For a number of reasons, not the least of which are kinda dumb, we seem to have an issue with WHAT holiday greeting to use this time of year around people. You'd think, given the amount of decoration for sale, and on display, that "Merry Christmas" would be the one you hear the most.

But in Michigan, that might not be the case, assuming you go solely by how people in this state celebrate this time of year. So what else could it be?

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Between Dec. 1st, and Dec. 31st, there are more than a dozen different holidays celebrated across at least 8 different religions and denominations of Christianity. And nearly every single one of those holidays overlaps with another.

For our Jewish friends it's Hanukkah, our African Culture brothers and sisters celebrate Kwanzaa. Buddhists celebrate Bodhi Day, Zoroastrians celebrate Zarathosht Diso the day AFTER Christmas, and even the Wicca and Neo Pagan followers celebrate Yule and the Winter Solstice.

All of them have their own individual holiday greetings. So which one is most common this time of year in Michigan?

Merry Christmas

"Merry Christmas"

In a 2015 article by MLive, about 78% of the state's population was Christian, and said religion was "very" or "somewhat" important to them, but only 42% were affiliated with a religious congregation.

Since then, numbers have continued to tumble for churches, as now only 70% of the state identifies as Christian. This also includes all protestant congregations, Catholicism, Mormonism, Eastern Orthodoxy, and Jehovah's Witness. However, less than 40% of identifying Christians say they're affiliated with a specific church or congregation.

But even as the Christian population of Michigan continues to fall some, they will still used the traditional "Merry Christmas" greeting during the holidays.


"Happy Hanukkah," "Happy Kwanzaa," and the Rest

While Christians dominate the number of practicing religious people in Michigan, there are still a number of others that are non-Christian. Five percent of the state of Michigan identify as Jewish, Islam, Buddhist, Hindu, or other.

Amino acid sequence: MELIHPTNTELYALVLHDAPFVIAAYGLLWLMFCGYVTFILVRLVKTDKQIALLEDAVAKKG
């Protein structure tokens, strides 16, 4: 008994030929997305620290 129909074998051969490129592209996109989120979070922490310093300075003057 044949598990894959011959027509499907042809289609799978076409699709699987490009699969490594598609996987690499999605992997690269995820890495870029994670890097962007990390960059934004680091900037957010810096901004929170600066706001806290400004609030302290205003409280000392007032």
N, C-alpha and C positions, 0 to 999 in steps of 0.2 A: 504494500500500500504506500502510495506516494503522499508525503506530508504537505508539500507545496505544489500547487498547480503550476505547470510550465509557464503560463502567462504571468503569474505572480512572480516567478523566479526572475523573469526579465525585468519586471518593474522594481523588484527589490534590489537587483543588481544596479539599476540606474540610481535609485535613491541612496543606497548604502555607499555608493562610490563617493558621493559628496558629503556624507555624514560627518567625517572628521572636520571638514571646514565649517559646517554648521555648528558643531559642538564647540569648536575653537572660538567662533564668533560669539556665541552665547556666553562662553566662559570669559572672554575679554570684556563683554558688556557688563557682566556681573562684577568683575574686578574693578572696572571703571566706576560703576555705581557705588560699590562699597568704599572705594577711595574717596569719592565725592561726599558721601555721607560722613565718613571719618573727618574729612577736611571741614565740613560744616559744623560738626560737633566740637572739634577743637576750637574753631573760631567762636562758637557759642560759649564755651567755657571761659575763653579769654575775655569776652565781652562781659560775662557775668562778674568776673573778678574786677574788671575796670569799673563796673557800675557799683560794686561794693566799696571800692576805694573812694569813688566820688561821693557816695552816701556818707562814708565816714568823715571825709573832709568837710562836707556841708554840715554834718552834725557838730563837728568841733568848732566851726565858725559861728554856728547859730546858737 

And in fact, both the practicing populations of Hinduism, and Islam, are larger than the Jewish community in the state.

But just between those major three, and practicing members of the African American community who celebrate Kwanzaa, there are five different holidays this time of year.


"Happy Holidays"

So if you're keeping track of the math, 70 plus 5, is only 75%. Which means, there's about a quarter of Michigan's population that now consider themselves non-religious. This could include atheists, agnostics, or people who just don't know.

With no religious affiliation, obviously, this group of people will likely default to whatever the people around them are celebrating, and are the most likely to use the greeting "Happy Holidays" during this time of year.

So which greeting are you most likely to hear in Michigan? It's probably going to be Merry Christmas, with "Happy Holidays" right behind it.

But honestly... WHO CARES!?

If someone comes up to you, and says "Merry Christmas," but you don't practice Christianity, simply greet them back with your own holiday greeting. Likewise, if someone says "Happy Holidays," don't get upset about it. Be happy they're taking the time to offer you a holiday greeting this time of year.

You'll be fine, I promise.

So Happy Bodhi Day, Hannukah, and Kwanzaa, Merry Christmas and Yule, and Yazdaan Panaah Baad to the Zoroastrian's who celebrate this season.

And don't forget about Happy Honda Days.

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